During the Notre Dame-USC game on Nov. 24, USC quarterback Max Wittek threw what appeared to be a gift-wrapped interception directly into the arms of Notre Dame star linebacker Manti Te’o. At least, that’s how it looked live on television.
Within seconds, analyst Kirk Herbstreit quickly diagrammed on replay exactly what Te’o did, what a truly remarkable play it was, and how it wasn’t a case of a quarterback showing his freshman inexperience. Sure, Herbstreit couldn’t have done it without All Stars in the production truck – the director, producer and person working replay all have to working together in sync – but it was the latest example of what makes Herbstreit so good at his craft.
This got us thinking. Who are the best analysts working on television these days in their respective sports? It’s common for fans to mock/heckle/rip/laugh at many of the ex-athletes and ex-coaches who “analyze” the games we watch. But who are the best?
Josh Suchon and Matt Hurst decided to make their own separate lists, without consulting each other, and they are comparing their lists below.
The ground rules: this is a TV analyst working a live game. No play-by-play announcers. No studio analysts. Nobody on radio. We’re also not including any local analysts because regional biases always cloud your judgment (pro or con). These analysts, in theory, should be the best of the best, network TV analysts doing national games on TV.
Josh: It’s ABC/ESPN’s Kirk Herbstreit, hands down. Nobody else even comes close. He might be the best analyst of any sport right now. He does his homework. He tells you what matchups a team is looking to exploit. He’ll criticize a team’s play calling or decision making, but never in a mean-spirited way. He’s not a former coach who is clearly playing nice with his old coaching buddies because he wants back in the fraternity. It’s telling that some people think he’s biased toward Ohio State, where he played quarterback, yet Herbstreit moved his family out of Columbus because the Buckeyes fans thought he was too negative toward his alma mater. It doesn’t hurt that he’s a good-looking guy. He articulates with authority, but never screams. He’s good on the widely popular College GameDay, but he’s at his best during a live game.
Matt: Kirk Herbstreit. And it’s not even close. What I love about Herbstreit is that he knows so much more than you – or anyone else with a microphone – around the entire sport, but he never acts like he’s preaching to you about it. I admire how he can go from breaking down a play to giving you terrific background and insight into a player and then break down how someone made or missed a tackle. He’s easily head and shoulders above the rest.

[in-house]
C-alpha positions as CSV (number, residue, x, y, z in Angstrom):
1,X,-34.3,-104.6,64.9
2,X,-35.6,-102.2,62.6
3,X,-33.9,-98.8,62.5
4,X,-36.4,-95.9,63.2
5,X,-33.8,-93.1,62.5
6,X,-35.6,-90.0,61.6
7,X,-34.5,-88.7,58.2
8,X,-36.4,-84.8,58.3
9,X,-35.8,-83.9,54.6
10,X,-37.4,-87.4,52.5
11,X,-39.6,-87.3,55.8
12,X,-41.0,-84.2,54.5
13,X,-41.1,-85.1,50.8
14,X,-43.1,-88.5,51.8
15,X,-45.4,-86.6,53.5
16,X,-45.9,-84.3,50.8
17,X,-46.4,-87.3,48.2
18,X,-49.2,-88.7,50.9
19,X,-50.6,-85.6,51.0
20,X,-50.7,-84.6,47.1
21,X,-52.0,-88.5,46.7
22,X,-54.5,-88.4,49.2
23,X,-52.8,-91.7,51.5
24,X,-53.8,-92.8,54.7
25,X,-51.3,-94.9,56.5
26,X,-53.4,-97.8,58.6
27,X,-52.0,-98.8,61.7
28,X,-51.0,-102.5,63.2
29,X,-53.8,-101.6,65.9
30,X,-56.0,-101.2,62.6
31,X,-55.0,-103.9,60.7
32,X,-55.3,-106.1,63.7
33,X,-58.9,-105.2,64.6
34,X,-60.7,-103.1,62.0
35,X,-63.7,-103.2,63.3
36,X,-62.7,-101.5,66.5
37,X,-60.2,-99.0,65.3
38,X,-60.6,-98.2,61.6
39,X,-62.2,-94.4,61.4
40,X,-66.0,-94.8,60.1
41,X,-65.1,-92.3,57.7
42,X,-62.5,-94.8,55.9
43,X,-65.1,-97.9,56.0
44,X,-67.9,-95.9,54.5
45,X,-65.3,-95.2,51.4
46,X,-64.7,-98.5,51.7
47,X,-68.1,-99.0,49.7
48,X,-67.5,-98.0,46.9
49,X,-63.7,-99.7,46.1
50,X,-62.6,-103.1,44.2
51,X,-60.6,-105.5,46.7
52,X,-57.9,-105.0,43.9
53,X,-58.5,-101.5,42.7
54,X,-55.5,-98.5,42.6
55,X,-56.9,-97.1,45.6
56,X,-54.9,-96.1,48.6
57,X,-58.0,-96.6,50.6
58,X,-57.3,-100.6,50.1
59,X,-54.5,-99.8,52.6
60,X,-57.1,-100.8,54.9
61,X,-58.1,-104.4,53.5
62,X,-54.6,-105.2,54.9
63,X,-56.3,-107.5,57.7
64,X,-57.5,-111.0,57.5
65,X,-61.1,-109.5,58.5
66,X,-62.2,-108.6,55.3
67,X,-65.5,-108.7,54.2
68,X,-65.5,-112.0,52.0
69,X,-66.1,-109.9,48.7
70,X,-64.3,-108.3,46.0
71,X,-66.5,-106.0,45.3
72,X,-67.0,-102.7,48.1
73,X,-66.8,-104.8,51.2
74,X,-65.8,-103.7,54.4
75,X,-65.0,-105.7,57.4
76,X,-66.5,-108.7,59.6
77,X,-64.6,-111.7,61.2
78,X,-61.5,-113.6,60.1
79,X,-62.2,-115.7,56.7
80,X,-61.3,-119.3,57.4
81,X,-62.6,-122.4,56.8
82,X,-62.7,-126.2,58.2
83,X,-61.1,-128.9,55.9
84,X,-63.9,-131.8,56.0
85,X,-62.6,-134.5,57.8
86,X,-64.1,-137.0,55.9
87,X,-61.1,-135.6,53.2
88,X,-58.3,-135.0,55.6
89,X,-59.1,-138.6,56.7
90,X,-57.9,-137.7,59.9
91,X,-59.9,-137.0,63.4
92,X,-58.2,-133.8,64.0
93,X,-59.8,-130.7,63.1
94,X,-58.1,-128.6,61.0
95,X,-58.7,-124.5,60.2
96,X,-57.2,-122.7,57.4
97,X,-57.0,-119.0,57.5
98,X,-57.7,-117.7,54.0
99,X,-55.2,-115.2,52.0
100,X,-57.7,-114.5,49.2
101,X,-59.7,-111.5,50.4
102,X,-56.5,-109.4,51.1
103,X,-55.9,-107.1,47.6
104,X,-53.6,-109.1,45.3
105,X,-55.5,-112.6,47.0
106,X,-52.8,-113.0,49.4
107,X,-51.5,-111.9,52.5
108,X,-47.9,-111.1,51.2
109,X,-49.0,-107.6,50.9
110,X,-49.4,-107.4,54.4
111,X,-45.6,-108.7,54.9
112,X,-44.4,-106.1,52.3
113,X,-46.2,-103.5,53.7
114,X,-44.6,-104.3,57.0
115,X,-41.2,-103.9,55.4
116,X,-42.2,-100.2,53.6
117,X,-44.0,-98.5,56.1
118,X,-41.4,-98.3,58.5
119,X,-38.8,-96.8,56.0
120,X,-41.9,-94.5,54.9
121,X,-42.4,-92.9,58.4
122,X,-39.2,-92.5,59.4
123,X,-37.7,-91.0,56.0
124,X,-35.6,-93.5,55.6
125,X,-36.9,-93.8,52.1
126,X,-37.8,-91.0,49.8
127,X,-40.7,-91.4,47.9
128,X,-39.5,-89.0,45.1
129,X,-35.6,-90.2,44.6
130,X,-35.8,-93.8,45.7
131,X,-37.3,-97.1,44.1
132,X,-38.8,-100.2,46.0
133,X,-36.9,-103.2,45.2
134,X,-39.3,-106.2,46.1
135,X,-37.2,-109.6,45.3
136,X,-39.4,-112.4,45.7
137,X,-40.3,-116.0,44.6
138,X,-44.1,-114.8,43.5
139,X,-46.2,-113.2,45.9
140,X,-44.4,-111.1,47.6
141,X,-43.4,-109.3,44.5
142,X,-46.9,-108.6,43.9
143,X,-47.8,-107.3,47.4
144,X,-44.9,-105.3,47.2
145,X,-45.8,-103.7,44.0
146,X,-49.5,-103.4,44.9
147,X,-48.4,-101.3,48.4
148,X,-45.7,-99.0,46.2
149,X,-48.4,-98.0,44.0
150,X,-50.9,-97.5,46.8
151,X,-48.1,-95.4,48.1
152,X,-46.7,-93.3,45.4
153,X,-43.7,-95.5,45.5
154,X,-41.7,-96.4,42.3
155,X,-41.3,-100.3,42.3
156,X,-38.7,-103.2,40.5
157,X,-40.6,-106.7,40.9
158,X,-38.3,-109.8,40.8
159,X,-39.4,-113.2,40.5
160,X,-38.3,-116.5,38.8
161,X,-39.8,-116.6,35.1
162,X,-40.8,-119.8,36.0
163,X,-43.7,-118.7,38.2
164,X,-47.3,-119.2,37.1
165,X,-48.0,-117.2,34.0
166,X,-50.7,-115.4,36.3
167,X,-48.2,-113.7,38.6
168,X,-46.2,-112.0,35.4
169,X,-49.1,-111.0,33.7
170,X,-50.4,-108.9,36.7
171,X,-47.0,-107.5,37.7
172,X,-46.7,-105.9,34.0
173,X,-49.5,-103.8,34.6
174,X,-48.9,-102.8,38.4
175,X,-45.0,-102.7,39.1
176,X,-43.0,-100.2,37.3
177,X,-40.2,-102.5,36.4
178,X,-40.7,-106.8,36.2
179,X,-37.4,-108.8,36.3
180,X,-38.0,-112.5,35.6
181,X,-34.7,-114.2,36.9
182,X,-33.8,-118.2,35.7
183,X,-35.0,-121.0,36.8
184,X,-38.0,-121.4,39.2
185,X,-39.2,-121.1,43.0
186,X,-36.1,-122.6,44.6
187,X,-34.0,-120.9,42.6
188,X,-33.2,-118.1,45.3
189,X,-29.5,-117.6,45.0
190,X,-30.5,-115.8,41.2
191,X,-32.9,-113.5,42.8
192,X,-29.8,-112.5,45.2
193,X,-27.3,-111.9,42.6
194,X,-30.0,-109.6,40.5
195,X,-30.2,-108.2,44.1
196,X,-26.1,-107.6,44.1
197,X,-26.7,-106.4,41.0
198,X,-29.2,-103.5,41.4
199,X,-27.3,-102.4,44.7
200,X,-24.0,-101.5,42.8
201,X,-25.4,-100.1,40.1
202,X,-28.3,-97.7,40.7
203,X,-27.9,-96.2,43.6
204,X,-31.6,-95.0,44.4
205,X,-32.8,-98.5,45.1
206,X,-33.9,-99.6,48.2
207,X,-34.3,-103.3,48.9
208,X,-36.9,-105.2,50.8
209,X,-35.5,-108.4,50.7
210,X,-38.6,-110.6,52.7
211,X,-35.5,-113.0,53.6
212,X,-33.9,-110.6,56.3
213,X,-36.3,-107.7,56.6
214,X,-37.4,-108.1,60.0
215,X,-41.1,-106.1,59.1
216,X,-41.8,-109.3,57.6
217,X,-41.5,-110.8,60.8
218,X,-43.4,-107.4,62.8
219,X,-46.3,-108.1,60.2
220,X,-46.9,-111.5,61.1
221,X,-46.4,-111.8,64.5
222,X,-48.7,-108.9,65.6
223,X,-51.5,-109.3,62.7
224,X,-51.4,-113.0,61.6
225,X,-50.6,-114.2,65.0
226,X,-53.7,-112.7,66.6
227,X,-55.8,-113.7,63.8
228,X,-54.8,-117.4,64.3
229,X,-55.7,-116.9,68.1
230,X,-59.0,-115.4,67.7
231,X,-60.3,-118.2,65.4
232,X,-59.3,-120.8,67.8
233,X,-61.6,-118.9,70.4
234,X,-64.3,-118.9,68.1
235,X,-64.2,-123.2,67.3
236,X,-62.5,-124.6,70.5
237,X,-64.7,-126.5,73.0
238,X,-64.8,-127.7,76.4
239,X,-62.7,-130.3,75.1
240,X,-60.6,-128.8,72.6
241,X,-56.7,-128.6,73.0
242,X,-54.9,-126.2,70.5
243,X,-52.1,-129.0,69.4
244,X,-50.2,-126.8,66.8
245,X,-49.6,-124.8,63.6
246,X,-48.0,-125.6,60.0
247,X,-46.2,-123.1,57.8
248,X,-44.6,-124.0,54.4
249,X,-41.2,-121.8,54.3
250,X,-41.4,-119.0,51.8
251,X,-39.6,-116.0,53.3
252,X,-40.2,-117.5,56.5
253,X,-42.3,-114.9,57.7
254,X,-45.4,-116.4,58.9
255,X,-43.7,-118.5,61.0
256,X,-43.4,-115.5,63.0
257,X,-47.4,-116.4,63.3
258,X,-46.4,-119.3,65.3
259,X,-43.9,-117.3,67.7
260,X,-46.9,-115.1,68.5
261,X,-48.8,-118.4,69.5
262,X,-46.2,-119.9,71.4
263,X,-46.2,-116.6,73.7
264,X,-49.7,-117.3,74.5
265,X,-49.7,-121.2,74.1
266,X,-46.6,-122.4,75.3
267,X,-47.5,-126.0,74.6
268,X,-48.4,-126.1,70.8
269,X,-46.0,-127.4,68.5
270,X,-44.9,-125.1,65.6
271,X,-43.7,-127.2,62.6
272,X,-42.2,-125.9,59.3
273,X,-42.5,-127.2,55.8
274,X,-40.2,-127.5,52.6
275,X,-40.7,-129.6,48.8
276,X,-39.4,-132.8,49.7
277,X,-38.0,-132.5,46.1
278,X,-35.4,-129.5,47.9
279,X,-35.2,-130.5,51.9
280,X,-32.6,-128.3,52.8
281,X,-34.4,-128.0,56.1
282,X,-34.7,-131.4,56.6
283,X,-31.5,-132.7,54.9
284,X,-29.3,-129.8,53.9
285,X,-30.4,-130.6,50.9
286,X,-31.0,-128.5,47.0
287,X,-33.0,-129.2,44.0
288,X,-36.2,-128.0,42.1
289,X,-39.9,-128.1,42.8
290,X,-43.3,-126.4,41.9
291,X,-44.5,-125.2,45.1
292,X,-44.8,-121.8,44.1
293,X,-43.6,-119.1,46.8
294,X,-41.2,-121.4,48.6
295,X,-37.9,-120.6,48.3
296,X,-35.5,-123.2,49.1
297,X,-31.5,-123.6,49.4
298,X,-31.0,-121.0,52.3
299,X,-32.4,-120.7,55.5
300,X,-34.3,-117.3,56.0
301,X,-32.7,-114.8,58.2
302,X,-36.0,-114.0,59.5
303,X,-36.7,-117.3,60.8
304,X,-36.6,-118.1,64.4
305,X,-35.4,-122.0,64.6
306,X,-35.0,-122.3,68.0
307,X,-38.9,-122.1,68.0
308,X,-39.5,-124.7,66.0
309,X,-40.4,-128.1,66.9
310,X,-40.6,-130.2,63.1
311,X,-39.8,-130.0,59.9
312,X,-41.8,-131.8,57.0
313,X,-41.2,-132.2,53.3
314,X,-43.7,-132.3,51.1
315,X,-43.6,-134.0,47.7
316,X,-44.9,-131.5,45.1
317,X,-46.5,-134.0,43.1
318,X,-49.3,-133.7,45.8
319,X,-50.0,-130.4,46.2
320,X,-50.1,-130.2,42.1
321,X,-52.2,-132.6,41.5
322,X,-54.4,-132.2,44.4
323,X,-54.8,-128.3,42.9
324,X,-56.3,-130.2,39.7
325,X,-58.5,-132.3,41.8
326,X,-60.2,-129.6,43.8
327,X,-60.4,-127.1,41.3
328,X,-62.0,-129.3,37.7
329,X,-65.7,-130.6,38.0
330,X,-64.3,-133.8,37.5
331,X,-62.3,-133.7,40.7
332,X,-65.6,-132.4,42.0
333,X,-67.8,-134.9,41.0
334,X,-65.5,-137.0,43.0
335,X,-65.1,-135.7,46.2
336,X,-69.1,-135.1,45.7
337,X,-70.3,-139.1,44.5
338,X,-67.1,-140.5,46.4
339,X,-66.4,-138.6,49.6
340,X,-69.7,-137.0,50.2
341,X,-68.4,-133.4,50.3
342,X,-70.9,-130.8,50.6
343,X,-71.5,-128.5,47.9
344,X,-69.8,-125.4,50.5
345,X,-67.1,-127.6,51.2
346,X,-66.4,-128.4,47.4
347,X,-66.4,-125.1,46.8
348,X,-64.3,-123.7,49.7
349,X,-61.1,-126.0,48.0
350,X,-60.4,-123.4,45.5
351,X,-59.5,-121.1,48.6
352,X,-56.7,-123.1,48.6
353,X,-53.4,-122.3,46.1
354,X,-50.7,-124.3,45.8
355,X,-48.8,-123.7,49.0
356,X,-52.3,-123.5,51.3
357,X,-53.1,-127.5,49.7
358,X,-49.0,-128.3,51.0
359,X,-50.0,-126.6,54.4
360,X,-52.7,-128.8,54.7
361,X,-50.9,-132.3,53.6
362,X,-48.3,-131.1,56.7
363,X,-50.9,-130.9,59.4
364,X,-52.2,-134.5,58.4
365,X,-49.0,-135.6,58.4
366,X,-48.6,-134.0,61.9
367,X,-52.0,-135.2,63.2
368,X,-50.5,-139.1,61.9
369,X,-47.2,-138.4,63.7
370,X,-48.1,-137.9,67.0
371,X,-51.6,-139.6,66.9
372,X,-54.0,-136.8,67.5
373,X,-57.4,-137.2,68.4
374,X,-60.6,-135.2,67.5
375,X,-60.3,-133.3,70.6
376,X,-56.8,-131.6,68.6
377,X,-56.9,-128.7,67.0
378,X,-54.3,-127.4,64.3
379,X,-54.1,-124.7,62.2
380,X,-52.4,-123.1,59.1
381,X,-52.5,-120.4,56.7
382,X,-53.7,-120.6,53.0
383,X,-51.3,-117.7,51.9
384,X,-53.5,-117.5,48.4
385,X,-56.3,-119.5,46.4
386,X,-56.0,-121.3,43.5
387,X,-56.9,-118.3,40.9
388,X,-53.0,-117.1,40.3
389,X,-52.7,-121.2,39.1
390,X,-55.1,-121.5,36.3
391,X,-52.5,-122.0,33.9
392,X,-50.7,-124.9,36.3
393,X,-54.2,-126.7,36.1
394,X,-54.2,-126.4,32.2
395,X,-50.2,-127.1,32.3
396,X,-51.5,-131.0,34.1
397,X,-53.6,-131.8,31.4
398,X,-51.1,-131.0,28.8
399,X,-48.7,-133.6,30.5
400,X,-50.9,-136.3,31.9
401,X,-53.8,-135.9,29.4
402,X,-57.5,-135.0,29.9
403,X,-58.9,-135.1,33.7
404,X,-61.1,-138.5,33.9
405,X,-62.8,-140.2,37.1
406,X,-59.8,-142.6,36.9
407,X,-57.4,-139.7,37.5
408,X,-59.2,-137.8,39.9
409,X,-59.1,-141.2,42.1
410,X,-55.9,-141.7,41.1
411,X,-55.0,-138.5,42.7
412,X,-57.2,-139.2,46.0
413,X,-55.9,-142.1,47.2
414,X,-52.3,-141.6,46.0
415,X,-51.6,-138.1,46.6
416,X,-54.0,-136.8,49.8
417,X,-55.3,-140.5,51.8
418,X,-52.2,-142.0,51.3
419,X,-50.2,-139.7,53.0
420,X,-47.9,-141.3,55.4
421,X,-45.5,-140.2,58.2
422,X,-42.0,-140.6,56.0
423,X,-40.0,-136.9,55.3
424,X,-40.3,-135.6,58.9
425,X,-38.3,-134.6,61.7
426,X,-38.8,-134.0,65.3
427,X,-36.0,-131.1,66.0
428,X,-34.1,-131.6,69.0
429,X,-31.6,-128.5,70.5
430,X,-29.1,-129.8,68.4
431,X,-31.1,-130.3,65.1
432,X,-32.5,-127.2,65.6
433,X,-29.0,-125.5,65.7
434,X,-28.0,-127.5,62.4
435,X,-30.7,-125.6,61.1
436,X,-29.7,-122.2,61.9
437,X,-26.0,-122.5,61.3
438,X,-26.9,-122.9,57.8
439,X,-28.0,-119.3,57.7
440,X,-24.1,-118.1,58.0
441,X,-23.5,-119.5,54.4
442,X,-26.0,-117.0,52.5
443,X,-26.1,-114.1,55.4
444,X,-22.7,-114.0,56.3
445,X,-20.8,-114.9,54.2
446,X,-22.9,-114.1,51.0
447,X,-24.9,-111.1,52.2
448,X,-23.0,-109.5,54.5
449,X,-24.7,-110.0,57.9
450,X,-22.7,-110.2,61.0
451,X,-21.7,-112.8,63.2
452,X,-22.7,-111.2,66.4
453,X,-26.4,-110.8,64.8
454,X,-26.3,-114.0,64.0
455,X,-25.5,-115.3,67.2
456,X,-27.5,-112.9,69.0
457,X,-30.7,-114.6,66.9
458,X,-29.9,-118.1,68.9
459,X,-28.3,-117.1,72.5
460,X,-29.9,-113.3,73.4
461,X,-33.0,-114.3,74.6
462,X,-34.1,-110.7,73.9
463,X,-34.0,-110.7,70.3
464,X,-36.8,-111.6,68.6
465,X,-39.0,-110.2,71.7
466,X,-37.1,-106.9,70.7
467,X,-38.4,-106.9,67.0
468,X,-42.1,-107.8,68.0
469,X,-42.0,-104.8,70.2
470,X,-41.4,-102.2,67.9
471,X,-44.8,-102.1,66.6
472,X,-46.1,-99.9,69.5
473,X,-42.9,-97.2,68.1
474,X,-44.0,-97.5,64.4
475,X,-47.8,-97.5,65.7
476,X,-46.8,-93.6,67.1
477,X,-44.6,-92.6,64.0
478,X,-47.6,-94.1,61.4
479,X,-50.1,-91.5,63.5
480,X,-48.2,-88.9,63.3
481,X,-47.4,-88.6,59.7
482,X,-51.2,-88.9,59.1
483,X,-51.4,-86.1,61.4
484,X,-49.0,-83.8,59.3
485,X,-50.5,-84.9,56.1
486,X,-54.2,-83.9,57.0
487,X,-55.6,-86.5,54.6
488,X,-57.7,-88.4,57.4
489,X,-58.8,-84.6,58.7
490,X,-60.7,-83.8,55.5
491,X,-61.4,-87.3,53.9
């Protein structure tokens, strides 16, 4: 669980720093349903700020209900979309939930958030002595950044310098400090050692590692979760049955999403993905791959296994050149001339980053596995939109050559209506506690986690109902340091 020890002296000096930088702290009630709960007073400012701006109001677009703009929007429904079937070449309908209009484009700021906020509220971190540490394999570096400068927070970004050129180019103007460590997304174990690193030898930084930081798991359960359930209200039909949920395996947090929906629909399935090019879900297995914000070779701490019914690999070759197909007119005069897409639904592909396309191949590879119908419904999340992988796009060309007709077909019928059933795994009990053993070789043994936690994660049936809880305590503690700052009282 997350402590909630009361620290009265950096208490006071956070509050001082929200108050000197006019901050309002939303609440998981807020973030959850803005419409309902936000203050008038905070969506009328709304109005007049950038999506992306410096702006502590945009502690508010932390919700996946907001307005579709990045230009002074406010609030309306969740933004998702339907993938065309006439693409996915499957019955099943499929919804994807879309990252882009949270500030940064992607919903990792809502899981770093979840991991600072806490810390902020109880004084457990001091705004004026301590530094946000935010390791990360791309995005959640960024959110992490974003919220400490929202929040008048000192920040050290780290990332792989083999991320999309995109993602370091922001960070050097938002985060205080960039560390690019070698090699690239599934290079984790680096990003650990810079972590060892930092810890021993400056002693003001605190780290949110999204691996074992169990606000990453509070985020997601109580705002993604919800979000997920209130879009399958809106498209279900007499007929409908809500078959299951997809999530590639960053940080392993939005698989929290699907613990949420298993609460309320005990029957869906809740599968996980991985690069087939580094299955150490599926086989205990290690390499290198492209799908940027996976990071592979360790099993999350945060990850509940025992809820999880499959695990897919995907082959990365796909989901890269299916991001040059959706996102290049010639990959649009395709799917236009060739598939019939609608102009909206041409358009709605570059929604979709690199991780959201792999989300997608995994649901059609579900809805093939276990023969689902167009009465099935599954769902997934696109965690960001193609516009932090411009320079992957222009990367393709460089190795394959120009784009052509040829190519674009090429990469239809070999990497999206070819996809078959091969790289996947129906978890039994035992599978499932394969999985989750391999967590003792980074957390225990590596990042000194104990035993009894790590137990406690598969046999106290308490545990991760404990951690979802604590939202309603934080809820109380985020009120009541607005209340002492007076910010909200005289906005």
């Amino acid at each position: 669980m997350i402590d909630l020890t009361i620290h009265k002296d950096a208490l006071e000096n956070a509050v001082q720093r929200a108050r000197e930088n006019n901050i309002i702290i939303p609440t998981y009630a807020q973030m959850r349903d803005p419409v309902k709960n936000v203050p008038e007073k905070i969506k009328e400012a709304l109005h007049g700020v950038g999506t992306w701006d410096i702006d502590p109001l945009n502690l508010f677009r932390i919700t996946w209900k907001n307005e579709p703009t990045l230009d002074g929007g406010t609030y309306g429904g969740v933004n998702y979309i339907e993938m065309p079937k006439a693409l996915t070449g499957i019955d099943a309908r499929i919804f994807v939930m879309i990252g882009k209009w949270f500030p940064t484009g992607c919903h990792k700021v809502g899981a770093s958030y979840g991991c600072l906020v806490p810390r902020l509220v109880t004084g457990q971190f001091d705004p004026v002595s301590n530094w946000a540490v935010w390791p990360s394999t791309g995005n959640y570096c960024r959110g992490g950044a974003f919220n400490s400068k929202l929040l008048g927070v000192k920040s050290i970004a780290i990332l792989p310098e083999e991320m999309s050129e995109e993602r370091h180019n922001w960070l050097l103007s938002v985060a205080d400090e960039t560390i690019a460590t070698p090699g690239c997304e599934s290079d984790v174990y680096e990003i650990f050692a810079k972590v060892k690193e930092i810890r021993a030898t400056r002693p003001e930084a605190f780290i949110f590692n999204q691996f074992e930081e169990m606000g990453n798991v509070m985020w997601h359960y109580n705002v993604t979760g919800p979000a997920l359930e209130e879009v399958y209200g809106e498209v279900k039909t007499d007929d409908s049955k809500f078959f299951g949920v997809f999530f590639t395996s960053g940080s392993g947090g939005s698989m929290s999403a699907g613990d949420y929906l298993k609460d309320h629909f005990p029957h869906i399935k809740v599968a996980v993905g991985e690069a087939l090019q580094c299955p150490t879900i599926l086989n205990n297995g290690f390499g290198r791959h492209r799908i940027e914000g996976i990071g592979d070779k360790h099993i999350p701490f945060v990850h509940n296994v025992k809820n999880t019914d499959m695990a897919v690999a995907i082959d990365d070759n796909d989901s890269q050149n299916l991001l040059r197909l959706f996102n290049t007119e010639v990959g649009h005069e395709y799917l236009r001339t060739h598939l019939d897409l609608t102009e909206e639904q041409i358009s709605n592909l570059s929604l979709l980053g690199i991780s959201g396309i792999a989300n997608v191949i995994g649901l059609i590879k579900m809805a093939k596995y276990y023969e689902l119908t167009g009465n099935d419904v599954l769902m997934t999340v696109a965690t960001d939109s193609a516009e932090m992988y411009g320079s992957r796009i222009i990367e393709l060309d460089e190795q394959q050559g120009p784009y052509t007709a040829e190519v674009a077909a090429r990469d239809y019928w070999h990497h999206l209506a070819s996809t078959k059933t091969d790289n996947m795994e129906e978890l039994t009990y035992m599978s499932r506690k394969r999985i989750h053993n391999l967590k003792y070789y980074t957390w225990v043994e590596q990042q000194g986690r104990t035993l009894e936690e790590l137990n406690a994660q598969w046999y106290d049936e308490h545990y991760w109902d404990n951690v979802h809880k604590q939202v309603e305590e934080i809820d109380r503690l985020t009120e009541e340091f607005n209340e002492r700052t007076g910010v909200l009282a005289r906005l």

NATIONAL FOOTBALL LEAGUE
Josh: This was a close call, for me, between NBC’s Cris Collinsworth and ESPN’s Jon Gruden. The all-time best is still John Madden, even if he sometimes became a caricature of himself near the end of his career. Just the way Madden used the word “finality” during the playoffs gave you goosebumps that a team’s season was ending. Gruden is probably too positive and Collinsworth is sometimes too negative. Collinsworth has no desire to be a coach or GM and it’s evident because he doesn’t care who he pisses off. That makes him a great analyst because he’s so candid. Gruden’s most recent work on a very boring Carolina-Philadelphia game illustrated what makes him so special. He was describing life on Mike Holmgrem’s staff, how you’d try so hard to invent a play that ended up on Holmgrem’s play sheet and be so proud when it happened, and how Andy Reid was the teacher’s pet. Only Gruden can pull that off. Yeah, I know, every player is great, and he’d want to coach every player. Still, I find that Chucky personality a lot of fun. By an eyelash, I'll take Jon Gruden.
Matt: There is an entire generation of people who could not appreciate what John Madden was able to do in the booth as an analyst because we got sick of Madden by constantly playing his video game. Even though I’m sure he spent hours in a room recording sayings for the game, when you invested hours and hours into a video game, the announcers get rather repetitive. That’s how I felt about Madden, who I envisioned more as the “BOOM! Tough-actin’ Tinactin” guy than someone who basically made everyone raise their game and who invented the tele-strator (not true, but he popularized it and used it better than anyone has or will). Nowadays, anyone not associated with ESPN around the NFL is a breath of fresh air. And that’s why I love Cris Collinsworth. He is so good at explaining things and breaking down various parts of the game without sounding like a former player or a pompous ass (which is everyone around the game associated with ESPN). He is easy to listen to and his ability to say something quickly and effectively is fantastic, especially because he doesn’t want to step on Al Michaels’ toes, because he is one of the best that ever lived. The next time you hear Collinsworth unprepared for a game will be the first.
MAJOR LEAGUE BASEBALL
Josh: To me, the best is ESPN’s Orel Hershiser. (Full disclosure: I have a rather unique relationship with Hershiser, dating back to my childhood.) If anything, my hatred of Hershiser during my youth only goes to show how good he must be, if I think he’s the best baseball analyst on TV. The first time Hershiser’s work stood out to me was during the Little League World Series a few years ago. His compassion and excitement were the perfect balance for an event of 12-year-olds. At the major-league level, nobody is better at breaking down pitching mechanics, a pitcher’s mentality against a lineup, or a pitching coach’s thought process. When his co-analyst was Bobby Valentine, Hershiser almost exclusively talked pitching. Last year, with Terry Francona sharing the analyst duties, Hershiser talked about hitters more and didn’t skip a beat. I appreciate how Hershiser would ask Francona questions on the air, drawing out his partner’s wisdom. It showed that Hershiser is a good teammate in the booth, and genuinely was interested in learning more from Francona.